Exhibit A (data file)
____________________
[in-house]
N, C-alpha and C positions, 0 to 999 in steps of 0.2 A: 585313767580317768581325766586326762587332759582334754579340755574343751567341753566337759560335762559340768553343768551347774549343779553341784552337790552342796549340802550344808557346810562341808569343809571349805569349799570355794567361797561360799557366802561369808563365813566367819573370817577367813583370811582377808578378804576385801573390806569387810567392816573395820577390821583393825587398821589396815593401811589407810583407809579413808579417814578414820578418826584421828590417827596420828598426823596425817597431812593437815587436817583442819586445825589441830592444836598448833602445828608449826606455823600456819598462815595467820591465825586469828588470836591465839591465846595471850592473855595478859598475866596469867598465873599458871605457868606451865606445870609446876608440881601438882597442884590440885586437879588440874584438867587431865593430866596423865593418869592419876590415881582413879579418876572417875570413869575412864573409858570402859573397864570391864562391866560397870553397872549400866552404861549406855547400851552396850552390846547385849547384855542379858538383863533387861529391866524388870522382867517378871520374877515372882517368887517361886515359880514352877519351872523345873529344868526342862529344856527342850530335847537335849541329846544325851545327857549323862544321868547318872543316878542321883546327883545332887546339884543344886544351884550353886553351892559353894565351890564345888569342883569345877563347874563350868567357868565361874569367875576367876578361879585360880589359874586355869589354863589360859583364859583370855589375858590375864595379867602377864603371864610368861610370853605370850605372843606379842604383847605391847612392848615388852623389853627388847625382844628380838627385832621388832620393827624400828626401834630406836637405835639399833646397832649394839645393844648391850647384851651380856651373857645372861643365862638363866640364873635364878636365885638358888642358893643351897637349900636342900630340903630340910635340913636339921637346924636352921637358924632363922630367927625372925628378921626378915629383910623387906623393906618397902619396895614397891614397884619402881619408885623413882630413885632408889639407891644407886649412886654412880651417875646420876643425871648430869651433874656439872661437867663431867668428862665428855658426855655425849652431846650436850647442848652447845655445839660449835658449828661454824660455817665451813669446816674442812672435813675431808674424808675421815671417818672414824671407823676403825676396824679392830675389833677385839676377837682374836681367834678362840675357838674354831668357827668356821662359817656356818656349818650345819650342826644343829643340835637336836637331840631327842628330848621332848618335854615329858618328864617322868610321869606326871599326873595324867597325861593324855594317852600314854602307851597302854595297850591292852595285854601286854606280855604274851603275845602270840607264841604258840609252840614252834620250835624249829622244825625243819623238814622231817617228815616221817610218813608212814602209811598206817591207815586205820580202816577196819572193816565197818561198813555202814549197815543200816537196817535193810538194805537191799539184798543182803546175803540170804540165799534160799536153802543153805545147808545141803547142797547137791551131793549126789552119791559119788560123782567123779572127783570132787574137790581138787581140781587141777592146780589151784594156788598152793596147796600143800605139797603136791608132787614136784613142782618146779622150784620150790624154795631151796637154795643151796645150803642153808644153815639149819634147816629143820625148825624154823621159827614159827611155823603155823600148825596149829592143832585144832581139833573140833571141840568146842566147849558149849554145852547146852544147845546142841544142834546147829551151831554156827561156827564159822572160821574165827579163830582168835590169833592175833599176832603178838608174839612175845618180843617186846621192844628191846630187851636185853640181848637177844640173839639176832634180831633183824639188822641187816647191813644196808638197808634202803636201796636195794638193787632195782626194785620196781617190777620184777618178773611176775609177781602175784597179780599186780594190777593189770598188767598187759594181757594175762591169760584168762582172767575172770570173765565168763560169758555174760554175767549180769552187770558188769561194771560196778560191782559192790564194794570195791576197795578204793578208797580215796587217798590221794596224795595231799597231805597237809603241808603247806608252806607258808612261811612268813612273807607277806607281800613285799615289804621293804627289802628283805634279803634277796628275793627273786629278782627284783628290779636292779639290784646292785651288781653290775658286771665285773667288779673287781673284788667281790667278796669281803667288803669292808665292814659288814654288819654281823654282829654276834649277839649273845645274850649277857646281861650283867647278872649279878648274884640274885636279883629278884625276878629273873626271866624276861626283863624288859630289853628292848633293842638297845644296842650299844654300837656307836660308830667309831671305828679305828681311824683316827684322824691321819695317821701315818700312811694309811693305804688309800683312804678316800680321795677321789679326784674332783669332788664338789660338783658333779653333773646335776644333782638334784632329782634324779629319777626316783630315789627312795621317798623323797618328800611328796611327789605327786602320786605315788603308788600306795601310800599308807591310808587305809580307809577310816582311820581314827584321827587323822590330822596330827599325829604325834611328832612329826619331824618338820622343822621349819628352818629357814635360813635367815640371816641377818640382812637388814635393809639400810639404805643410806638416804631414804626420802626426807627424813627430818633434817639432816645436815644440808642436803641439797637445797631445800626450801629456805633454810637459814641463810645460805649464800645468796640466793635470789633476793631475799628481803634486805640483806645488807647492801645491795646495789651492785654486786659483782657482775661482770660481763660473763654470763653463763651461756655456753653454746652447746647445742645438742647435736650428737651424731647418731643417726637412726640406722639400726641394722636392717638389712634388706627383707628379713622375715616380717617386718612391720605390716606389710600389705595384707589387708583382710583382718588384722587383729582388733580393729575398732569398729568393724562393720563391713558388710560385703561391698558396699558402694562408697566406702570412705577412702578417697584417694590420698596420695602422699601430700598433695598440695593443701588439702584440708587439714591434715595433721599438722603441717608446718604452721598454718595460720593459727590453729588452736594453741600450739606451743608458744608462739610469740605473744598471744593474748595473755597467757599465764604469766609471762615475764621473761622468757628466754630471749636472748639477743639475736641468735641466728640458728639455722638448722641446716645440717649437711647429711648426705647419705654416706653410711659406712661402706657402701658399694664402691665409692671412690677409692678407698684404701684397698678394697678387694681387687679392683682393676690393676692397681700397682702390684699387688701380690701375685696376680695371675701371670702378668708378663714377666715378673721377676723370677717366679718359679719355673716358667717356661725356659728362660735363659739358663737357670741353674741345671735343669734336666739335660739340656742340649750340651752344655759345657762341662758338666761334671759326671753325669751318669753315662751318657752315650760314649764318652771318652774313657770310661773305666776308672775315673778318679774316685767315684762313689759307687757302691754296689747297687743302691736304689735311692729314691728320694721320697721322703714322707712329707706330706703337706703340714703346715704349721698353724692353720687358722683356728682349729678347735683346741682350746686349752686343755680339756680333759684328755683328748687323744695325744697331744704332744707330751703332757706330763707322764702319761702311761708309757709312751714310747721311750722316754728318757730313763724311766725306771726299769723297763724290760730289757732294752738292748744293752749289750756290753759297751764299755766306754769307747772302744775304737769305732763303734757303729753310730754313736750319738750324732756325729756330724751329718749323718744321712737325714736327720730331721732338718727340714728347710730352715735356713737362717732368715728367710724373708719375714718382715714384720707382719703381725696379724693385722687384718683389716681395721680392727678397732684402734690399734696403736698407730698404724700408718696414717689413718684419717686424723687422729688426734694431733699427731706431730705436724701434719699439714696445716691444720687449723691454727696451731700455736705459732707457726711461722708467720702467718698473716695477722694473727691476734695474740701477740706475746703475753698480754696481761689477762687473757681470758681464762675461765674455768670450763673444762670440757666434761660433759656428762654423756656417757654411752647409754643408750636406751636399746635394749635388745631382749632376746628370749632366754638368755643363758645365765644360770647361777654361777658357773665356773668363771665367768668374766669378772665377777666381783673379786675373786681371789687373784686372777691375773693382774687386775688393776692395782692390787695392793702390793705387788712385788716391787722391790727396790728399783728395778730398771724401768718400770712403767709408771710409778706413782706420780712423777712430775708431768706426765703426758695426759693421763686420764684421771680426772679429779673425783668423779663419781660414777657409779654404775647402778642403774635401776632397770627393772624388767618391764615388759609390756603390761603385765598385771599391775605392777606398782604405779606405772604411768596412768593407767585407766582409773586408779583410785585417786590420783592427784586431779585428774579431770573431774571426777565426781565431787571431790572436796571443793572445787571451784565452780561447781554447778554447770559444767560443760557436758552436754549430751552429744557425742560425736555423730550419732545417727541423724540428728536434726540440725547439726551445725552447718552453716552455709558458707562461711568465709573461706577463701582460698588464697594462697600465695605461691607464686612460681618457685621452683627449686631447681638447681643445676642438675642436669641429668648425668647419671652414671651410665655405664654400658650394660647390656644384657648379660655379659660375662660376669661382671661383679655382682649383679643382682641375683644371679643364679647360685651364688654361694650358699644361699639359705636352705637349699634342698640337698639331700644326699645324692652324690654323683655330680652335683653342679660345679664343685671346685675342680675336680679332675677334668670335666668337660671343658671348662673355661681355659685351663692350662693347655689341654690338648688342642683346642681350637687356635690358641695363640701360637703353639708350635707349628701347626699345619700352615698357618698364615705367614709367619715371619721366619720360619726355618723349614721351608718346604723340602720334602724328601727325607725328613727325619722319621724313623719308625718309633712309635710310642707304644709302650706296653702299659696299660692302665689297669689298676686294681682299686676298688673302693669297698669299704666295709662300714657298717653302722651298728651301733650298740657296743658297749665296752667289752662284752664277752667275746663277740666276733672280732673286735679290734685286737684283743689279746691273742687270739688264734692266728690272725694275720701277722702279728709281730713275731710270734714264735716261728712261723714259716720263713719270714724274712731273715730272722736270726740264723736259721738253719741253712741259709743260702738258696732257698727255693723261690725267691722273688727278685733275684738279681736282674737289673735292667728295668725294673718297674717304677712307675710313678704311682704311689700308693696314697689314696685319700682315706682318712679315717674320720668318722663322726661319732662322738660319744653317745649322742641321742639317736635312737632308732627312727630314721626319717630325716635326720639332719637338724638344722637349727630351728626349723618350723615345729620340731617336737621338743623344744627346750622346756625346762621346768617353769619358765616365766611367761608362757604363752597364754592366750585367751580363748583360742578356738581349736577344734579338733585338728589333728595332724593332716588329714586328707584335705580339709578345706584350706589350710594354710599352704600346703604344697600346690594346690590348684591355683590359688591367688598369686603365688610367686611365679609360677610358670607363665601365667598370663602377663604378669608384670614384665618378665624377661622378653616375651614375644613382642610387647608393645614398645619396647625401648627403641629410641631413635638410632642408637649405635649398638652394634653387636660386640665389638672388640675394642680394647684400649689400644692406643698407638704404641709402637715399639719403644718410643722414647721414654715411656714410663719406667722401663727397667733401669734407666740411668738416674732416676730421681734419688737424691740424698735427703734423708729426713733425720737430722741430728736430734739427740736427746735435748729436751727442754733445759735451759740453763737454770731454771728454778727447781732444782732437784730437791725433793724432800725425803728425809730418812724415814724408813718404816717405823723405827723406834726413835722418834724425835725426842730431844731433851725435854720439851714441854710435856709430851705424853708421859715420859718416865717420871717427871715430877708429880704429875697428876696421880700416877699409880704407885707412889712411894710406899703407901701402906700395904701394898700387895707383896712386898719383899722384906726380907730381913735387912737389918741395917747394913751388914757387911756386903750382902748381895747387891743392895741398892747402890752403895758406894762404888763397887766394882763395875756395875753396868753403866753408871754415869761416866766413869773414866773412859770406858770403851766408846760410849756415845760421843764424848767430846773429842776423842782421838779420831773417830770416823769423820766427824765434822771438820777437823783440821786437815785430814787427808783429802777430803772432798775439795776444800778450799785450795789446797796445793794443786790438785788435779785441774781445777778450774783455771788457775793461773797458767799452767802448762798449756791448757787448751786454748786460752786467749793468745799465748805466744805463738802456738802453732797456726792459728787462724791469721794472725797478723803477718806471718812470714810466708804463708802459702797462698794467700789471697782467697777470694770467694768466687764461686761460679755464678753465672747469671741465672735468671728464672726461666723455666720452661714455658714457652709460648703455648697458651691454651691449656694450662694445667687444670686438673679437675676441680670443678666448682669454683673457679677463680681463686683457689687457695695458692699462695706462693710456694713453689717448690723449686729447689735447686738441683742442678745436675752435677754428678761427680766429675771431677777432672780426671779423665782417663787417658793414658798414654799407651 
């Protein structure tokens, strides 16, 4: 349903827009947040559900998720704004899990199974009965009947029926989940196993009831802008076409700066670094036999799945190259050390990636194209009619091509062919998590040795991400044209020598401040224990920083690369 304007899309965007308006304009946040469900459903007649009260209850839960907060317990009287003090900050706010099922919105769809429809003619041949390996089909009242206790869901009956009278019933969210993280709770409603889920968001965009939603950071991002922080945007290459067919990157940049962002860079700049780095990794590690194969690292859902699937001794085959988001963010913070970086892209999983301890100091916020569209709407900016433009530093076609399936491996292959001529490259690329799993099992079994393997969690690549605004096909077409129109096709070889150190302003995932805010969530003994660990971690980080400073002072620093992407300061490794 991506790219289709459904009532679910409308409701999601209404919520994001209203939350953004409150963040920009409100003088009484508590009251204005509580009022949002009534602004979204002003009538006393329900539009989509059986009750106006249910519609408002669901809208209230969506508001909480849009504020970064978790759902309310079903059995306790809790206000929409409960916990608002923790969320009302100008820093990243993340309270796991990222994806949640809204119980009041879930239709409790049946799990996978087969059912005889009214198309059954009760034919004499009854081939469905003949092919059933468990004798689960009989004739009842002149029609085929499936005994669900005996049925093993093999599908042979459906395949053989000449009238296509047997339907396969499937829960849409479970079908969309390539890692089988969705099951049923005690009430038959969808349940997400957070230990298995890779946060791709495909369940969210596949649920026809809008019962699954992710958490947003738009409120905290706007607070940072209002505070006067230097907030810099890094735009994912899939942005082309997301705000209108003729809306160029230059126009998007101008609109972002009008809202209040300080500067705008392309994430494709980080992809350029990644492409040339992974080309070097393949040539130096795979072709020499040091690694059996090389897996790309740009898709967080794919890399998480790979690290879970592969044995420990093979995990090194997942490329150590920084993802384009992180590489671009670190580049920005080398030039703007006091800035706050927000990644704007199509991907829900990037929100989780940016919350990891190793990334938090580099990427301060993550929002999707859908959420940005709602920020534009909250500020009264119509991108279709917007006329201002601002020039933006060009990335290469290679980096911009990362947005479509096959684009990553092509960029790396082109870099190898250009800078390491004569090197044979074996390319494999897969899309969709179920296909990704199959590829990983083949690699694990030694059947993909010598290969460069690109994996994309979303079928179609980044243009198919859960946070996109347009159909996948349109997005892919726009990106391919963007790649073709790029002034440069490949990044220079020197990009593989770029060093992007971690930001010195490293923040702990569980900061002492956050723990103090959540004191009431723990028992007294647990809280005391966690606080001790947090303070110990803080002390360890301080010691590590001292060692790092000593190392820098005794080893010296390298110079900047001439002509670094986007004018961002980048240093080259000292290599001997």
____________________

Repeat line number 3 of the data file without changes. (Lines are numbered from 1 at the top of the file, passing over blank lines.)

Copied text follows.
């Protein structure tokens, strides 16, 4: 349903827009947040559900998720704004899990199974009965009947029926989940196993009831802008076409700066670094036999799945190259050390990636194209009619091509062919998590040795991400044209020598401040224990920083690369 304007899309965007308006304009946040469900459903007649009260209850839960907060317990009287003090900050706010099922919105769809429809003619041949390996089909009242206790869901009956009278019933969210993280709770409603889920968001965009939603950071991002922080945007290459067919990157940049962002860079700049780095990794590690194969690292859902699937001794085959988001963010913070970086892209999983301890100091916020569209709407900016433009530093076609399936491996292959001529490259690329799993099992079994393997969690690549605004096909077409129109096709070889150190302003995932805010969530003994660990971690980080400073002072620093992407300061490794 991506790219289709459904009532679910409308409701999601209404919520994001209203939350953004409150963040920009409100003088009484508590009251204005509580009022949002009534602004979204002003009538006393329900539009989509059986009750106006249910519609408002669901809208209230969506508001909480849009504020970064978790759902309310079903059995306790809790206000929409409960916990608002923790969320009302100008820093990243993340309270796991990222994806949640809204119980009041879930239709409790049946799990996978087969059912005889009214198309059954009760034919004499009854081939469905003949092919059933468990004798689960009989004739009842002149029609085929499936005994669900005996049925093993093999599908042979459906395949053989000449009238296509047997339907396969499937829960849409479970079908969309390539890692089988969705099951049923005690009430038959969808349940997400957070230990298995890779946060791709495909369940969210596949649920026809809008019962699954992710958490947003738009409120905290706007607070940072209002505070006067230097907030810099890094735009994912899939942005082309997301705000209108003729809306160029230059126009998007101008609109972002009008809202209040300080500067705008392309994430494709980080992809350029990644492409040339992974080309070097393949040539130096795979072709020499040091690694059996090389897996790309740009898709967080794919890399998480790979690290879970592969044995420990093979995990090194997942490329150590920084993802384009992180590489671009670190580049920005080398030039703007006091800035706050927000990644704007199509991907829900990037929100989780940016919350990891190793990334938090580099990427301060993550929002999707859908959420940005709602920020534009909250500020009264119509991108279709917007006329201002601002020039933006060009990335290469290679980096911009990362947005479509096959684009990553092509960029790396082109870099190898250009800078390491004569090197044979074996390319494999897969899309969709179920296909990704199959590829990983083949690699694990030694059947993909010598290969460069690109994996994309979303079928179609980044243009198919859960946070996109347009159909996948349109997005892919726009990106391919963007790649073709790029002034440069490949990044220079020197990009593989770029060093992007971690930001010195490293923040702990569980900061002492956050723990103090959540004191009431723990028992007294647990809280005391966690606080001790947090303070110990803080002390360890301080010691590590001292060692790092000593190392820098005794080893010296390298110079900047001439002509670094986007004018961002980048240093080259000292290599001997």